For many years now theatre directors have argued about how to present Shakespeare's The Tempest. Originally, the play was seen as Prospero's use of magic to reclaim his European heritage against corrupt usurpers. More recently, the play has been produced as a protest against the ongoing colonialism in the new world. In his 2011 Garnett Sedgewick Lecture at the University of BC, Professor Harris explores the play and its historical background to show how it is driven by a waking dream in which progress towards a glorious future shades into recovery of a lost past. Drawing on the logbook of Christopher Columbus in his voyage of discovery, Harris reminds us how Columbus believed that he was travelling to the East and that he had approached the original Garden of Eden. Moreover, the gold that was to be found in the supposed East would be used to create the prosperity of the West. In his examination of contemporary anti-colonialist productions of The Tempest, Harris shows how there remains a move backwards to an original paradise — in fact replicating the movement within The Tempest itself.
About the author
Jonathan Gil Harris is Professor of English at George Washington University, where he has taught since 2003. Prior to that, he held positions at Ithaca College, New York, and the University of Auckland in New Zealand. The past recipient of fellowships from the Folger Shakespeare Library, the Society for the Humanities at Cornell University, and the National Endowment for the Humanities, he has also served as Associate Editor of Shakespeare Quarterly since 2005.
Professor Harris is the author of four books: Foreign Bodies and the Body Politic: Discourses of Social Pathology in Early Modern England (Cambridge University Press, 1998); Sick Economies: Drama, Mercantilism, and Disease in Shakespeareâ??s England (University of Pennsylvania Press, 2004); Untimely Matter in the Time of Shakespeare (University of Pennsylvania Press, 2008, named by Choice magazine as an Outstanding Academic Title for 2009); and Shakespeare and Literary Theory (Oxford University Press, 2010). He co-edited, with Natasha Korda, Staged Properties in Early Modern English Drama (Cambridge University Press, 2002). He is also the editor of the third New Mermaids edition of Thomas Dekkerâ??s The Shoemakerâ??s Holiday (Methuen, 2008); Placing Michael Neill: Issues of Place in Shakespeare and Early Modern Drama (Ashgate Press, 2011); and Indography: Writing the â??Indianâ? in Early Modern England (Palgrave Macmillan, forthcoming 2012).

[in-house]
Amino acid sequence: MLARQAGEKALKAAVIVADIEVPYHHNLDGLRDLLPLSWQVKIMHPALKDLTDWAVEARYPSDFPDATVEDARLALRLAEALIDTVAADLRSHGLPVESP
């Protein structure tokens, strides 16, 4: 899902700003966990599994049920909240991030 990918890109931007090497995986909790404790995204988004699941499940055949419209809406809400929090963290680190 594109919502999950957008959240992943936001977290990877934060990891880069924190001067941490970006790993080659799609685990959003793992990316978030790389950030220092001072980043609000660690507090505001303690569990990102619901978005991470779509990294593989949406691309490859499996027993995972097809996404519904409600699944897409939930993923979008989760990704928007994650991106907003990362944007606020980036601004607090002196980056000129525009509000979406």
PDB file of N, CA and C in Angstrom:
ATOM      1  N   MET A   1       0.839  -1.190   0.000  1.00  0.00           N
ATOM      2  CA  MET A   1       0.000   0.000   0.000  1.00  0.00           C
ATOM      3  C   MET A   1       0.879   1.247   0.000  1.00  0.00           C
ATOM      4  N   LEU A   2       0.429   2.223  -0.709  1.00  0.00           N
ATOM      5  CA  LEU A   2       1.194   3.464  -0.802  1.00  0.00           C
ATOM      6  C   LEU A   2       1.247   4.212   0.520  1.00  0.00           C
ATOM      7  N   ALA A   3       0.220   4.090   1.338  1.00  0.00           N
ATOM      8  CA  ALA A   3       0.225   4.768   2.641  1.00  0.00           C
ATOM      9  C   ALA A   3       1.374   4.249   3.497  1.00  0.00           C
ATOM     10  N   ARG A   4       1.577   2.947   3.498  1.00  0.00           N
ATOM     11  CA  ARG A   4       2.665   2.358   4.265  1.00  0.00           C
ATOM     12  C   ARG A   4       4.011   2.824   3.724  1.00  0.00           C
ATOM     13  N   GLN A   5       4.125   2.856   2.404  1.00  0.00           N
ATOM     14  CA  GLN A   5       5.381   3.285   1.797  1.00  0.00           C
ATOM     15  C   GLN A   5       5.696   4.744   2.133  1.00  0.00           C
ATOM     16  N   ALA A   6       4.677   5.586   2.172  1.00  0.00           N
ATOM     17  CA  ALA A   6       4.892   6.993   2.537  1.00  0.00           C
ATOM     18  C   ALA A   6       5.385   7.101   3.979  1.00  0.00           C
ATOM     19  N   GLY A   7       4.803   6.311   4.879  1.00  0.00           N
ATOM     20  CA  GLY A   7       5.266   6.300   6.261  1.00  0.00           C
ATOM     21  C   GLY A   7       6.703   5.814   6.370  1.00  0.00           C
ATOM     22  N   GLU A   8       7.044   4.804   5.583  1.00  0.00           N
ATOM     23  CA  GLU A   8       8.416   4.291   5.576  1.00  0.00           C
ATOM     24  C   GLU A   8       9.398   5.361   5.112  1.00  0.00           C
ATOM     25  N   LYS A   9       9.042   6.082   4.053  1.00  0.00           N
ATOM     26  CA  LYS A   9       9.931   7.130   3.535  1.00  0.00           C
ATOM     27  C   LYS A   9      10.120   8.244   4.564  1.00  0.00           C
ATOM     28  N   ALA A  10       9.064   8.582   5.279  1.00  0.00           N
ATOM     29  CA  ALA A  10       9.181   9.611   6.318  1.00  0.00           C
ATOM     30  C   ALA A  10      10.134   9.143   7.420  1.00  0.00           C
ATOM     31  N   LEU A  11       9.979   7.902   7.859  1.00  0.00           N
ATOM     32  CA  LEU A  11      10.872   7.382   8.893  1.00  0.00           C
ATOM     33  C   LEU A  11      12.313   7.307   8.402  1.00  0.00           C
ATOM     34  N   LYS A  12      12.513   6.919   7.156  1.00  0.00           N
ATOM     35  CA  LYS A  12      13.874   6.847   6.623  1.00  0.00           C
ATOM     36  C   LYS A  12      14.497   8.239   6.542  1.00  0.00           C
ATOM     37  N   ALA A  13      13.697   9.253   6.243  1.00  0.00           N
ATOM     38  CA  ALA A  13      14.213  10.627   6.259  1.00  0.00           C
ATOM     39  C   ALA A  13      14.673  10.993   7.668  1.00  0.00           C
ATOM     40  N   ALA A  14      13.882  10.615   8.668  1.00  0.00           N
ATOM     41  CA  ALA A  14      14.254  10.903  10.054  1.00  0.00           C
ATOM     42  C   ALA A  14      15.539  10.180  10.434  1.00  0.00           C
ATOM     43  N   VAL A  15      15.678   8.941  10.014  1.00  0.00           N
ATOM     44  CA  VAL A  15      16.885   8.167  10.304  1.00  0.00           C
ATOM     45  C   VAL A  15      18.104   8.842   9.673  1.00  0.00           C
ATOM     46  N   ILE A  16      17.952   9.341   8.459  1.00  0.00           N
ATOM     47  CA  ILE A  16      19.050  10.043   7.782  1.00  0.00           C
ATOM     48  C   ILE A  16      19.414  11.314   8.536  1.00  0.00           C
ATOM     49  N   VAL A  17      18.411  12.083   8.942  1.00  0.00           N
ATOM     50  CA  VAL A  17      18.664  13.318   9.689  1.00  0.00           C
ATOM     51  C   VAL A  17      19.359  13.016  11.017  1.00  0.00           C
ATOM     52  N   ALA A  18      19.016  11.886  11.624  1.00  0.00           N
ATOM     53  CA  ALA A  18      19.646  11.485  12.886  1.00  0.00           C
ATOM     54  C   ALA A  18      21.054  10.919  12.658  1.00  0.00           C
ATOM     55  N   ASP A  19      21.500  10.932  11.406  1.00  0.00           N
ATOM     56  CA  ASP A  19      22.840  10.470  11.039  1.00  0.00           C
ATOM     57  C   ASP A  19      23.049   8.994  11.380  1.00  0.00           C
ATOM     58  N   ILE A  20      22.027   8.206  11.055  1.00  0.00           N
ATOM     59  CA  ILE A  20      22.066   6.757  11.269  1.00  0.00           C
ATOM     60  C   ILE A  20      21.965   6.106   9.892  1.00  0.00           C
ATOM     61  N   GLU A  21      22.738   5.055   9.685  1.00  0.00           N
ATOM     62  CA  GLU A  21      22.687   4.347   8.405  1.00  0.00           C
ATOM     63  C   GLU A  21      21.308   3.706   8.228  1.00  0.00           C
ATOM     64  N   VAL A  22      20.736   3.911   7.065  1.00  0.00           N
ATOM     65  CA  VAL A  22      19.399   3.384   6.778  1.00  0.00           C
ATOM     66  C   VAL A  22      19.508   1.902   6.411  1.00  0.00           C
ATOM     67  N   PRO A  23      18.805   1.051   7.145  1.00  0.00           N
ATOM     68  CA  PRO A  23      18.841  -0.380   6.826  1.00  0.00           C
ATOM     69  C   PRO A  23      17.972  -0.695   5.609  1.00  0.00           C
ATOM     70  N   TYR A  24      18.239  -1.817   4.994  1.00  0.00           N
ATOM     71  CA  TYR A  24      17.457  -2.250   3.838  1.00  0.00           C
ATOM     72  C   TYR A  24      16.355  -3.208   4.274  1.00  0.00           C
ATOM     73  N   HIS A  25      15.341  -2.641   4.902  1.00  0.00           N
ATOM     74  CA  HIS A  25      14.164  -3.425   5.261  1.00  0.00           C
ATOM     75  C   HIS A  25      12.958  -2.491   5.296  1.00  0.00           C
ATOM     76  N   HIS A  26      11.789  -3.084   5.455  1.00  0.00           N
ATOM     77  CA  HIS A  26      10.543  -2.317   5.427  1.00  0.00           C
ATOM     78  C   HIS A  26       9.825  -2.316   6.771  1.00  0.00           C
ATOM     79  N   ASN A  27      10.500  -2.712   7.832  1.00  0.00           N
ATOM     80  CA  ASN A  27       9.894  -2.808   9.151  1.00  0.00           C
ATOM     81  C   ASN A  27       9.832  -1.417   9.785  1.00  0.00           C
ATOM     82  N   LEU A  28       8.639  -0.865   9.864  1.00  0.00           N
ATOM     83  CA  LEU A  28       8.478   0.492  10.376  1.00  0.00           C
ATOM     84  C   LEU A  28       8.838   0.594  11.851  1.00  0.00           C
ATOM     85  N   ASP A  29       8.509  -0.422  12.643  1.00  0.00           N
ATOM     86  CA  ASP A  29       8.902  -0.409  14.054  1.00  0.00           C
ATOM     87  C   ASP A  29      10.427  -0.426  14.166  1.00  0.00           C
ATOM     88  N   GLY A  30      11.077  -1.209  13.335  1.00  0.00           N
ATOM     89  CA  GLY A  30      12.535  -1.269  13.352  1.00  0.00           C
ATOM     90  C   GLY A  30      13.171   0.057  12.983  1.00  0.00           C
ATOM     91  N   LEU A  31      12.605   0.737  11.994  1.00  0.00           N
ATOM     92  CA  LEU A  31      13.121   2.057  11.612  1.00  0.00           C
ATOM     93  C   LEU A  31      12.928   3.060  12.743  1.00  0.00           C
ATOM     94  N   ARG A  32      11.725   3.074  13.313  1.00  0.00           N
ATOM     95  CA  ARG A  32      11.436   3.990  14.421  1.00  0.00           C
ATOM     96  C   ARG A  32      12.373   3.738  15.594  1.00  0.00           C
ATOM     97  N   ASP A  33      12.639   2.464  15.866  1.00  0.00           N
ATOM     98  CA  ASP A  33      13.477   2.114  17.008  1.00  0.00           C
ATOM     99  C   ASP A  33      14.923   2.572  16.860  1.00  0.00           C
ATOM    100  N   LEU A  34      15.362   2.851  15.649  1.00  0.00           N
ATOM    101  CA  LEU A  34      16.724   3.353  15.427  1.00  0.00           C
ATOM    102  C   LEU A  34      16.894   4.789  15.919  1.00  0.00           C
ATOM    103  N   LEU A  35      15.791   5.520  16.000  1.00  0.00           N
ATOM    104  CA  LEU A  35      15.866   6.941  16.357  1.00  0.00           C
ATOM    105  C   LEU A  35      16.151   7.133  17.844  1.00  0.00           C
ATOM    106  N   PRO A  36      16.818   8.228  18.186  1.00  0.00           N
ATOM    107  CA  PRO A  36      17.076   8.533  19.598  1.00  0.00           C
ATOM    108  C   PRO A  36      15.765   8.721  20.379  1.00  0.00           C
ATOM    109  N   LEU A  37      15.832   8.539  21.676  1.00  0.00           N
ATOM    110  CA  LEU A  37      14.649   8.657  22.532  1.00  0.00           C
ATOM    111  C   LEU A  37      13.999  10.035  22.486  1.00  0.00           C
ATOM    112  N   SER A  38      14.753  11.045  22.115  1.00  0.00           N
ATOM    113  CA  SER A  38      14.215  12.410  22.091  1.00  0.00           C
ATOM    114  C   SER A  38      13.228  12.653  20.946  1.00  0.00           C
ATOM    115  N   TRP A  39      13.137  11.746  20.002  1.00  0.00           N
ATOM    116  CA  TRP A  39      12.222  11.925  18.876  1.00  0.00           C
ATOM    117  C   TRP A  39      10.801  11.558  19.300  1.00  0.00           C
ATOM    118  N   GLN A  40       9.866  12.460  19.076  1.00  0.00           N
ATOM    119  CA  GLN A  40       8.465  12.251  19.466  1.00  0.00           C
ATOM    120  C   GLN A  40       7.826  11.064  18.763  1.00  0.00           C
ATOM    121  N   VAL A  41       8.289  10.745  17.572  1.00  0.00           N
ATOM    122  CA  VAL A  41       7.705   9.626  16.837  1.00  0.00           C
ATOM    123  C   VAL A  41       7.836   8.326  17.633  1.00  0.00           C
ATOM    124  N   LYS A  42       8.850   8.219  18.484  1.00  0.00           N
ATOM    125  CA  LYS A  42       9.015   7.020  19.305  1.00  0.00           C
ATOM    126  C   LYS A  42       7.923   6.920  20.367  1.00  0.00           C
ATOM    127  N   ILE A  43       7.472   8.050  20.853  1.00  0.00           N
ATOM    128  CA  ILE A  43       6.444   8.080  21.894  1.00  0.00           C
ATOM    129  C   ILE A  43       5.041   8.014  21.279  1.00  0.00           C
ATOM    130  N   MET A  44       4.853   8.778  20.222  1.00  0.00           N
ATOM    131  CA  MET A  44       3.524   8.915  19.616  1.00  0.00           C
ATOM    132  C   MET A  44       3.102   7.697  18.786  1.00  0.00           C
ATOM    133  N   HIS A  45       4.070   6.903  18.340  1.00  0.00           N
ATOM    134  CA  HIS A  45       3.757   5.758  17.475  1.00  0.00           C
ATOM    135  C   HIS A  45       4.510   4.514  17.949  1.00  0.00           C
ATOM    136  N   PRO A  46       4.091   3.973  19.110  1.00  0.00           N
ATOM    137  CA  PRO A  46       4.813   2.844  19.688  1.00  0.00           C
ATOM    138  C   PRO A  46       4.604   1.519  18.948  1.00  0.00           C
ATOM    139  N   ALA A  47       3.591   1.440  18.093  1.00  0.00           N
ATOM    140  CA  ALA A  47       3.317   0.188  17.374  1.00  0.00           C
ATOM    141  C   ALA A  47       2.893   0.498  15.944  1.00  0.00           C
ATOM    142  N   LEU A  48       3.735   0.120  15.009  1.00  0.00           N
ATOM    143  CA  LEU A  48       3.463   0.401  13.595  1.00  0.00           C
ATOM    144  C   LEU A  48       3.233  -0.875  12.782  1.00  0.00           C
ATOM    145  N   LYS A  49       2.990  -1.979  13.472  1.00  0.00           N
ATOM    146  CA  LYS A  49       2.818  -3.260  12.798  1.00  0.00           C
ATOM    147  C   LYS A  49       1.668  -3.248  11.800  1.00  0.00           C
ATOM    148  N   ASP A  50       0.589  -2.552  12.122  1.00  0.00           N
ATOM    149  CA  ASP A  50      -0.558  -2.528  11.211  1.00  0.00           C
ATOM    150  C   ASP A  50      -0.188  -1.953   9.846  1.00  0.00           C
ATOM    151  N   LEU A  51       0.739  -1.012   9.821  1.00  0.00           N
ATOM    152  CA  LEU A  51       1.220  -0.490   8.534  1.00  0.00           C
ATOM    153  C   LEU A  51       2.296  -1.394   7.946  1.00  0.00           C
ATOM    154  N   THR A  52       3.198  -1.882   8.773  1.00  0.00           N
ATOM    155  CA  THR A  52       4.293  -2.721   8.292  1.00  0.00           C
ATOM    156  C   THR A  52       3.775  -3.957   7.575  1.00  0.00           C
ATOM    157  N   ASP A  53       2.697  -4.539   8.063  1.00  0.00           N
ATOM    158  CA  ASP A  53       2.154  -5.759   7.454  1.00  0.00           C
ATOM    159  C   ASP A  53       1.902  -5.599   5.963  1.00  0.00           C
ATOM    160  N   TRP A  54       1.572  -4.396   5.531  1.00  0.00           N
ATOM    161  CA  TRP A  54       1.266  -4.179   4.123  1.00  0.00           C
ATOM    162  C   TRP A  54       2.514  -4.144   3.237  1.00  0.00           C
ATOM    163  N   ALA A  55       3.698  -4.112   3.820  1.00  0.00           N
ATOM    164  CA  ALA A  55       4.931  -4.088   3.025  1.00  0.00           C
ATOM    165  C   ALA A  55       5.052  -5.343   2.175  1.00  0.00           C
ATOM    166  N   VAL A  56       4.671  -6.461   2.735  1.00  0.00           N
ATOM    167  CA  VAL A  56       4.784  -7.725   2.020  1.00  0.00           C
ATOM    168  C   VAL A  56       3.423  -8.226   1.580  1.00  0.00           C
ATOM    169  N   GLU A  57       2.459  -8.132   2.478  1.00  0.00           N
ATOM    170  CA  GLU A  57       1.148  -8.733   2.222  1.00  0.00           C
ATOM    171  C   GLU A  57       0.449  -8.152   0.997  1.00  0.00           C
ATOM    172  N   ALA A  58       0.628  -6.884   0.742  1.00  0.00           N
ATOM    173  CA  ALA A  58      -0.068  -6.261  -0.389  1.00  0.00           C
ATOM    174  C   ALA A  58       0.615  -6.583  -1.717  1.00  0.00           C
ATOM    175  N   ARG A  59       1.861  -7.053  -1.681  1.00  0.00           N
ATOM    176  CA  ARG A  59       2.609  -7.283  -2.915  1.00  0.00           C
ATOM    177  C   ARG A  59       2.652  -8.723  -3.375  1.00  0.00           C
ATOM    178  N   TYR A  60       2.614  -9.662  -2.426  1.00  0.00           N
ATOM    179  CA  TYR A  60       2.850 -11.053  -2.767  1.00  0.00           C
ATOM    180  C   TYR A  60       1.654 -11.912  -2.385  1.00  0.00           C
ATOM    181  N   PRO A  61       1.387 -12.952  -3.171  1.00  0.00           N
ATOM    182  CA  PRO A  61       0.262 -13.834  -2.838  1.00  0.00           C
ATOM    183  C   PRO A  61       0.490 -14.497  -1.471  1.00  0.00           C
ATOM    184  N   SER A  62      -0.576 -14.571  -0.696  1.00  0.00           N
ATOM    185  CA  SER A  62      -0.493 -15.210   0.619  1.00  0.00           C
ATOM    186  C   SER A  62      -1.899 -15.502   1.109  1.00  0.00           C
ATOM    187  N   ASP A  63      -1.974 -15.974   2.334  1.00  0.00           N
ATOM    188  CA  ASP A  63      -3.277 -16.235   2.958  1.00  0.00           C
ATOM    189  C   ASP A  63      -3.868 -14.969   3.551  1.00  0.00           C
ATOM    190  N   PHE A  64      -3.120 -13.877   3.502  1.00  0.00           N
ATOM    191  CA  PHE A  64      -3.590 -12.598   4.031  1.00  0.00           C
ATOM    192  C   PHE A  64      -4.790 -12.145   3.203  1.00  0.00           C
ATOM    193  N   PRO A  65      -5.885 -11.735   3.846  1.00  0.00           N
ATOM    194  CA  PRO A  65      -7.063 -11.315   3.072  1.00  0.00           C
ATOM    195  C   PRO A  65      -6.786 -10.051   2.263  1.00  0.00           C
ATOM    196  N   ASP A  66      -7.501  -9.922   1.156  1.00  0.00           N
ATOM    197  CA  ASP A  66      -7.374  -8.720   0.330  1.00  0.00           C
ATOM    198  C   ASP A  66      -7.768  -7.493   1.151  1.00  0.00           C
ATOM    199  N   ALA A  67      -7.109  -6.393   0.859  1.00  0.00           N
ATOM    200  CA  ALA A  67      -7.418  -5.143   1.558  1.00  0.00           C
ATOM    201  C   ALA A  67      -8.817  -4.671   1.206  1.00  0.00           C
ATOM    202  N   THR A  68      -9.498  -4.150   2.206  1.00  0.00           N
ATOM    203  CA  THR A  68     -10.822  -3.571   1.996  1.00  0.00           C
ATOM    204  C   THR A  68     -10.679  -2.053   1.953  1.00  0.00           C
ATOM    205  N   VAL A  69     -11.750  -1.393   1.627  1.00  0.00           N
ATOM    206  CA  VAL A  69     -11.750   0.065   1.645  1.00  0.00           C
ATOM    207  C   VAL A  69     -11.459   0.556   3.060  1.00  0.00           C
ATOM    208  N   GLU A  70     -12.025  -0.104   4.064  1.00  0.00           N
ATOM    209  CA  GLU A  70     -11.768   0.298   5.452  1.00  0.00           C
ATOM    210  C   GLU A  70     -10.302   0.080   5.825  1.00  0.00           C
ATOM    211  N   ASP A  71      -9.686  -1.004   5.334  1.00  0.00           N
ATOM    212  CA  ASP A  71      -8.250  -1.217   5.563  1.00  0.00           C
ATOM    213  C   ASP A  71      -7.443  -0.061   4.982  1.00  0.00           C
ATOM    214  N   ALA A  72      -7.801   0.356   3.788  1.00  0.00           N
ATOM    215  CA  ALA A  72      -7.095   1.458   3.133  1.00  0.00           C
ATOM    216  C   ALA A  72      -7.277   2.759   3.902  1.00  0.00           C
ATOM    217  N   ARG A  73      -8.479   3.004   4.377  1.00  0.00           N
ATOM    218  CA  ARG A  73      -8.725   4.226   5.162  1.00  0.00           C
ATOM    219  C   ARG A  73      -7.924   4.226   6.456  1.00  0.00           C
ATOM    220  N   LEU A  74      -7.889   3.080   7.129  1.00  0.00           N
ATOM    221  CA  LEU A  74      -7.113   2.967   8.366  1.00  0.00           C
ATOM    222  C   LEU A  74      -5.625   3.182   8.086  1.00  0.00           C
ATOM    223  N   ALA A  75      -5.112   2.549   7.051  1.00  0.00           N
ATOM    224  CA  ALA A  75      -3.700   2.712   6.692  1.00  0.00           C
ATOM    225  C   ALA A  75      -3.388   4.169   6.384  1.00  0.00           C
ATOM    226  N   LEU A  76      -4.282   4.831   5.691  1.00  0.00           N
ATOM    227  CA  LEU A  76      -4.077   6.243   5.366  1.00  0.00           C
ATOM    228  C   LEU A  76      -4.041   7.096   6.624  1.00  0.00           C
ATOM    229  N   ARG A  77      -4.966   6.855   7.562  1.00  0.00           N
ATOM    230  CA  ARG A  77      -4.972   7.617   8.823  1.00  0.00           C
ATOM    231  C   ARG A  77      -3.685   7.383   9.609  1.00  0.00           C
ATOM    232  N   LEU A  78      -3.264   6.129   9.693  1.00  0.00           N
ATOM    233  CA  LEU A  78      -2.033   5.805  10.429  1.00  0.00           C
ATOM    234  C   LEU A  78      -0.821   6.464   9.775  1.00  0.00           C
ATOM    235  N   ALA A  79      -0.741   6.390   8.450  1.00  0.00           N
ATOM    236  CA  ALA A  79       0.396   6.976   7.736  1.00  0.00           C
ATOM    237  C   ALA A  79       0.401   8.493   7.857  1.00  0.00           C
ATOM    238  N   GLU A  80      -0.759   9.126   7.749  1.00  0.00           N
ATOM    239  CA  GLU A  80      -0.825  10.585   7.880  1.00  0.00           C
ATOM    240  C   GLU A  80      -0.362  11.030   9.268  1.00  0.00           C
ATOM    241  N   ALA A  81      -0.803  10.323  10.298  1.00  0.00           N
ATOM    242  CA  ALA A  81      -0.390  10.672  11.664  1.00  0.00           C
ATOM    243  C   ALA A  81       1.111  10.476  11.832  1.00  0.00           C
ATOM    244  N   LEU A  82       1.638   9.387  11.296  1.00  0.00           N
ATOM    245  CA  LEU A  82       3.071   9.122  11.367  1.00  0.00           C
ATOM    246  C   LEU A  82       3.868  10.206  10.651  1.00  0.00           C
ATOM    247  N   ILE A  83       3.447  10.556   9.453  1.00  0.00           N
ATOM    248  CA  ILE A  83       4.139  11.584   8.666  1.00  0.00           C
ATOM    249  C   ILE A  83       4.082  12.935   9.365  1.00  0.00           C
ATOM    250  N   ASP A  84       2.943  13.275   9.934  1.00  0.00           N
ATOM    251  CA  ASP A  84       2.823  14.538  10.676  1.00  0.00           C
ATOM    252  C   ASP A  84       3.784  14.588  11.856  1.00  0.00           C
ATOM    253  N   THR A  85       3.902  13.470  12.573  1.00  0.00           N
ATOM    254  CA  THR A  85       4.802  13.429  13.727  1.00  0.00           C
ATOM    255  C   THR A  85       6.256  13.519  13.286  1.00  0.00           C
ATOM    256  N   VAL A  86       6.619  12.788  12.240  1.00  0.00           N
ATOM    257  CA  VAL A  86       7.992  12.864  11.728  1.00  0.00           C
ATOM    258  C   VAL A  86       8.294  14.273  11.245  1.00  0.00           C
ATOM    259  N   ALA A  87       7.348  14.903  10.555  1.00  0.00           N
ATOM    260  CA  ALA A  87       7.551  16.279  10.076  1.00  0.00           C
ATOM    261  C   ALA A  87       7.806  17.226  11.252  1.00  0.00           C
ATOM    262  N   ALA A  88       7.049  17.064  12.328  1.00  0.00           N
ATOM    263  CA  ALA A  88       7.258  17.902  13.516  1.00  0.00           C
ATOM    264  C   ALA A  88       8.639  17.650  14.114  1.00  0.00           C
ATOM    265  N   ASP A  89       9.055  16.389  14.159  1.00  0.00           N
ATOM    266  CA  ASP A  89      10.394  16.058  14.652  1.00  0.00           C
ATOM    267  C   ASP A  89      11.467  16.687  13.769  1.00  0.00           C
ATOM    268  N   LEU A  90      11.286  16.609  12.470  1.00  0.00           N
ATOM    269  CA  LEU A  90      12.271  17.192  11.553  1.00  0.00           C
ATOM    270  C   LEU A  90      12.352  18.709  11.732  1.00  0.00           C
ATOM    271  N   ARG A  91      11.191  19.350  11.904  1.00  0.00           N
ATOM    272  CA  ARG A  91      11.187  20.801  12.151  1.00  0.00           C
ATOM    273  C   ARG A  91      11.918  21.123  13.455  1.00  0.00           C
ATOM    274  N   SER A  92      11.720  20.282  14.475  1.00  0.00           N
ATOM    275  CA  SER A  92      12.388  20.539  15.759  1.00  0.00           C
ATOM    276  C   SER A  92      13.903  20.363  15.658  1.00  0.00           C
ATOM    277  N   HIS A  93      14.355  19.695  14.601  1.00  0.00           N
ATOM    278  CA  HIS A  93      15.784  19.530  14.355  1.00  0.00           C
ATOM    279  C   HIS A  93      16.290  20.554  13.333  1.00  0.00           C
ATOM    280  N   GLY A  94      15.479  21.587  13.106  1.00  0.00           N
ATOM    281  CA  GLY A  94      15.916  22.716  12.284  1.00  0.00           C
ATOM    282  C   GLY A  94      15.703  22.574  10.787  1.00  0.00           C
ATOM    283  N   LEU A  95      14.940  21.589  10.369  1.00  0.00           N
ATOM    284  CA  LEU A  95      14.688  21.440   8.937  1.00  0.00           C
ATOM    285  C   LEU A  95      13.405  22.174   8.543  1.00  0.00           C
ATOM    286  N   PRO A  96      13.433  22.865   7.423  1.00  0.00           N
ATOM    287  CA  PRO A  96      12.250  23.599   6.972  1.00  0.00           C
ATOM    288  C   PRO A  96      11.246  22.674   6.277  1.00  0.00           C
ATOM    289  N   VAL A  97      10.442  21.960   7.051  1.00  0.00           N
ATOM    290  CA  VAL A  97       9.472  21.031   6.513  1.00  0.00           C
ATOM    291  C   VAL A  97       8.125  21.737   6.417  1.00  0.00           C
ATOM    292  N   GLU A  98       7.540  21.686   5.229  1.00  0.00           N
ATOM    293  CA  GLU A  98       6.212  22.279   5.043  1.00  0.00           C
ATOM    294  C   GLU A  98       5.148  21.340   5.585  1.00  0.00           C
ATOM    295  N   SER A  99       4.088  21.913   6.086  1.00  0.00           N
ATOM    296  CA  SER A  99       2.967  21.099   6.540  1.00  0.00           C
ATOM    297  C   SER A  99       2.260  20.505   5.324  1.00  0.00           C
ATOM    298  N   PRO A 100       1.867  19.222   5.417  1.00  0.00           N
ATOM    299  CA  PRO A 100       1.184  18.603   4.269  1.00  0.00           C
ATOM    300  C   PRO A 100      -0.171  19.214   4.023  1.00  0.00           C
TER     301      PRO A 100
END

His 2011 Garnett Sedgewick lecture emerges from a graduate seminar he taught in 2010, called â??Becoming Indian,â? which considered (amongst other topics) the persistence of the figure of Paradise in early modern writing about both the Americas and the orient. He is currently at work on a book project, also called Becoming Indian, which considers poor European travellers to India â?? servants, soldiers, masterless men â?? who to lesser and greater extents became Indian, and whose elusive lives suggest the outlines of alternative Indo-European histories that potentially unsettle modern conceptions of bodies, race, and foreignness. European histories that potentially unsettle modern conceptions of bodies, race, and foreignness.